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Tight Lines

Saltwater Techniques

ADAM CLANCEY
Last updated 12:51 05/07/2011
TL1
If chasing records, always use IGFA rated options.
TL2
Above Left: High-visibility lines offer several advantages, including: enabling skippers to follow fish and avoid running lines over; helping anglers to avoid tangling with each other (and making it easier to get free again); and aiding the detection of bites when lures or baits are descending. Above Right: Be careful when re-spooling, as too much or too little line on the spool will cause problems. This reel has been nicely filled with braid. Below: The back-to-back uni knot offers a reliable way to join two different types of lines in lighter breaking strains.

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It’s funny how certain acts can make you feel good.

For me, one of those is going to the tackle store to get some fresh line for my reels. It’s kind of like when you wash your car: it seems to perform better afterwards. Fishing line is such an essential part of any set up, but is often the most abused and neglected.

Having said that, I do realize that deciding just when your line should be replaced is a tough one, as it largely depends on how much fishing you do, how many fish you’ve caught, and how you look after your gear. Basically, check for things such as: low line levels on the spool (down 3-4mm or more from the spool lip suggests re-spooling is needed); nicks, frays and abrasions (cut at this point and then check afterwards for possible low line level issues); and loss of line colour/sheen, suggesting high sun exposure and hard use.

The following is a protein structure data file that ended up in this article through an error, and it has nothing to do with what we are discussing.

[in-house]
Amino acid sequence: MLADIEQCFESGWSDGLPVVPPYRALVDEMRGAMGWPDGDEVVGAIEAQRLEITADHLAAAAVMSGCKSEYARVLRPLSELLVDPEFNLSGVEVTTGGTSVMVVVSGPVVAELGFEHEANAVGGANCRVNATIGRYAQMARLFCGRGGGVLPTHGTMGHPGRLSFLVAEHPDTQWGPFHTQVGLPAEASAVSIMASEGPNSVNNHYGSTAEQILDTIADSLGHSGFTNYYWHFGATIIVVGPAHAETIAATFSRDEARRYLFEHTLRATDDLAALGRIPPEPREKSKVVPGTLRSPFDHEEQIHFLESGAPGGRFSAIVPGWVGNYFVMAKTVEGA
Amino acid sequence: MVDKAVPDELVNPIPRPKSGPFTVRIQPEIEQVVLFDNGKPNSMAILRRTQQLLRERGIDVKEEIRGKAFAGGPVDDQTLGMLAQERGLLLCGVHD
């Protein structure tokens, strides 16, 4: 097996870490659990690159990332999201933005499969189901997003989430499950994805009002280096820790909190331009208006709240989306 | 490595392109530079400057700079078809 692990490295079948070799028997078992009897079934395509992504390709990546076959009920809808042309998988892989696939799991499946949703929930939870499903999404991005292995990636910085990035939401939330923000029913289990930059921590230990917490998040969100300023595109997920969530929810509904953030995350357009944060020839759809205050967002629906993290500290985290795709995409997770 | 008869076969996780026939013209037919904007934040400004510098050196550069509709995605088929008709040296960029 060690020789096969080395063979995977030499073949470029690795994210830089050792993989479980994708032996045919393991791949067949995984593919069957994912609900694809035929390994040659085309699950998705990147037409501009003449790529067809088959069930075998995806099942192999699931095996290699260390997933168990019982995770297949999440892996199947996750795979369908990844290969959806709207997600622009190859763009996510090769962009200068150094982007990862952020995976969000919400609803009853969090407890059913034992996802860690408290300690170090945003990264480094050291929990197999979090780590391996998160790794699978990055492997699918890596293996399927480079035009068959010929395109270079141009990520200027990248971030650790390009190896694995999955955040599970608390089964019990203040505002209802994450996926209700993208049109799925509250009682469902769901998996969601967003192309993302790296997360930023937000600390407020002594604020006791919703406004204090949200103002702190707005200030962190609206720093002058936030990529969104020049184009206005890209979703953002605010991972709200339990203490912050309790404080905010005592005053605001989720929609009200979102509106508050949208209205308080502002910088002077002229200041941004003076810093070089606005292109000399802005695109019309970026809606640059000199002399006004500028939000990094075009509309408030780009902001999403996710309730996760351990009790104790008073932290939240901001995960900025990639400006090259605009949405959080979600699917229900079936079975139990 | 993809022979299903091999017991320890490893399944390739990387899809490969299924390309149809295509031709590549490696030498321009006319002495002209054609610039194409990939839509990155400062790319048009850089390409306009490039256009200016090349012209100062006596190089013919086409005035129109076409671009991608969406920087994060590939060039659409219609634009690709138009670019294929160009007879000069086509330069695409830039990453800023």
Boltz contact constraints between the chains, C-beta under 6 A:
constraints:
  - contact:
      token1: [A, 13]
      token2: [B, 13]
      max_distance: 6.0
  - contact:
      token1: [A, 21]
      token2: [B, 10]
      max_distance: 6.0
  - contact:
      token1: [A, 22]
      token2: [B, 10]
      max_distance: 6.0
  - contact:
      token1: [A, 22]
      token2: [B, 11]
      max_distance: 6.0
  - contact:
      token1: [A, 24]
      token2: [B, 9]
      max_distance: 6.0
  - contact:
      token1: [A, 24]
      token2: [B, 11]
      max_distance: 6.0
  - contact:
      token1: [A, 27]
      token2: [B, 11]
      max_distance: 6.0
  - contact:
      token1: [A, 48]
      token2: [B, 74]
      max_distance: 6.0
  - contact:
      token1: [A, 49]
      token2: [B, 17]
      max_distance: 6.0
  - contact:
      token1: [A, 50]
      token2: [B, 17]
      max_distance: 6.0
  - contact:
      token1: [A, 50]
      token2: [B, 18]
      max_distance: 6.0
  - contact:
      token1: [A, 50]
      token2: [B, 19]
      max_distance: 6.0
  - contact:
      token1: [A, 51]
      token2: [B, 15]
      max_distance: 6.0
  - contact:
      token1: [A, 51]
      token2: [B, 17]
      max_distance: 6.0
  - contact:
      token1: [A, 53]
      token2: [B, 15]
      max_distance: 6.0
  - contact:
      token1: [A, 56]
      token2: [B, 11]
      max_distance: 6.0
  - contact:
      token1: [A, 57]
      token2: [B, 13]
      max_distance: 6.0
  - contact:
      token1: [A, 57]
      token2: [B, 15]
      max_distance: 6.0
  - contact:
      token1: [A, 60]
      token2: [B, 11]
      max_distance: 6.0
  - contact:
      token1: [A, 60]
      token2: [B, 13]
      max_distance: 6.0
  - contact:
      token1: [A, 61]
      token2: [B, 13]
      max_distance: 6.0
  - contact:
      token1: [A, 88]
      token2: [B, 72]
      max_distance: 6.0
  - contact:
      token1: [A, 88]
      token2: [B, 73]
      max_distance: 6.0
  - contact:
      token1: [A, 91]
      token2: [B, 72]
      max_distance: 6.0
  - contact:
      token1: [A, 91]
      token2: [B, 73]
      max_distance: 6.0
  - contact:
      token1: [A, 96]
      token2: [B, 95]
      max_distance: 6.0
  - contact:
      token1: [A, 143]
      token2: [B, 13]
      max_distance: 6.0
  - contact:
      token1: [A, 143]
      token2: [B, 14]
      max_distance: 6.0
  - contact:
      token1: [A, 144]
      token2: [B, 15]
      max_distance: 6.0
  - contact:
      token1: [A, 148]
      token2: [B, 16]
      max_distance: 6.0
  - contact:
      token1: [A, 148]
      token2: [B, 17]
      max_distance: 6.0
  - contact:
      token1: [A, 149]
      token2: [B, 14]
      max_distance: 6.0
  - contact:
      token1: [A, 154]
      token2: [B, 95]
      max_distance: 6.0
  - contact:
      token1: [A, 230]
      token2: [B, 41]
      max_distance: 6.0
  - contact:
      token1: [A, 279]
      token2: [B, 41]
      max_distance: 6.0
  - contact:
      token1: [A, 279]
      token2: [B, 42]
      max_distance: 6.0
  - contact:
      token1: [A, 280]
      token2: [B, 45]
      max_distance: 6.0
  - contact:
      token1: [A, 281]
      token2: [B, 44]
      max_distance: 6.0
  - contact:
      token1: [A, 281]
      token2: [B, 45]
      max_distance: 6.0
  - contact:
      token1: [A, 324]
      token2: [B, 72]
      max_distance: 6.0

However, before changing your line, decide what you’re going to replace it with. The answer will usually be determined by asking a few basic questions. Firstly, what is the outfit’s recommended line rating? Most rods these days are multi rated; for example, they might say suited to 6-8kg line. But this is not always the case with high-tech jigging and popper rods, which often have a PE rating instead (basically, each PE rating equates to 10lb/4.5kg, so PE 2 equals 20lb/9kg), as breaking strains and fishing techniques vary when using this kind of tackle. In all cases though, it’s useful to consider using “the lightest possible with the heaviest practical”. In other words, use the lightest line you can safely get away with, but in situations where the fishing can be brutal, make sure it is strong enough to avoid leaving lots of fish swimming around with expensive lures in their mouths.

Having established the breaking strain required, next look at how long the line needs to be. Most reels have recommendations on the spool as to how much line they will hold. Now, while monofilament is fairly cheap, braided line is relatively expensive (even though it lasts longer), so ‘top-shotting’ reels with braid is a common practice. This involves mostly filling the spool with mono, and then joining 150-300 metres of braid so the spool is nicely filled. This is a good way to save money, but you do need to join the two lines with a knot, and, as we all know, any join can be a weak spot. The other downside to using a top shot is that to do it well, you need to wind the line on in reverse order to get fill the spool nicely. Then it’s a case of taking all the nylon off onto a different reel or spool, before winding the braid off onto another. Then you can wind the nylon on, join it to the braid, and wind that on, too. (Whew, what a mission!)

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The choice of line material is a personal one, but for most fishing situations braid is fantastic. However, monofilament seems to come into its own for close-quarter bait fishing and some surf and rock fishing scenarios. Like I said though, it’s really a personal thing.

Many lines have different properties, such as fine diameter, extra abrasion resistance or low stretch. Again, all have their place in specific conditions and circumstances, so it’s really up to the individual to decide which best suits their needs.